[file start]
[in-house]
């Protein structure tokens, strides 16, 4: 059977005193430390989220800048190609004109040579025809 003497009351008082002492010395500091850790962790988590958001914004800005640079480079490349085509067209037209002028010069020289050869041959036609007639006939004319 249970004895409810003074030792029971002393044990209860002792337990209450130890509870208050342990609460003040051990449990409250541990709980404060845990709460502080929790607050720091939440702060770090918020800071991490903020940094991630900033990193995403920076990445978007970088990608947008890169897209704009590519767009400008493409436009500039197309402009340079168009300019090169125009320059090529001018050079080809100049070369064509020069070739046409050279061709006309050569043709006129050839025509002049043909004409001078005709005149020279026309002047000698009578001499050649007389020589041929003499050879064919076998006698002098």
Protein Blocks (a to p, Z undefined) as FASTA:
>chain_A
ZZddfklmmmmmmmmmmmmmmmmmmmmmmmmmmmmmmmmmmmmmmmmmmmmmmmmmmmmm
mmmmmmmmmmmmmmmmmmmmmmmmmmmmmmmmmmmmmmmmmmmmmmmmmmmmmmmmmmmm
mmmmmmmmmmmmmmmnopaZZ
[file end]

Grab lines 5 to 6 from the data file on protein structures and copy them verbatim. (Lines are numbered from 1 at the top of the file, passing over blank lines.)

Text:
ZZddfklmmmmmmmmmmmmmmmmmmmmmmmmmmmmmmmmmmmmmmmmmmmmmmmmmmmmm
mmmmmmmmmmmmmmmmmmmmmmmmmmmmmmmmmmmmmmmmmmmmmmmmmmmmmmmmmmmm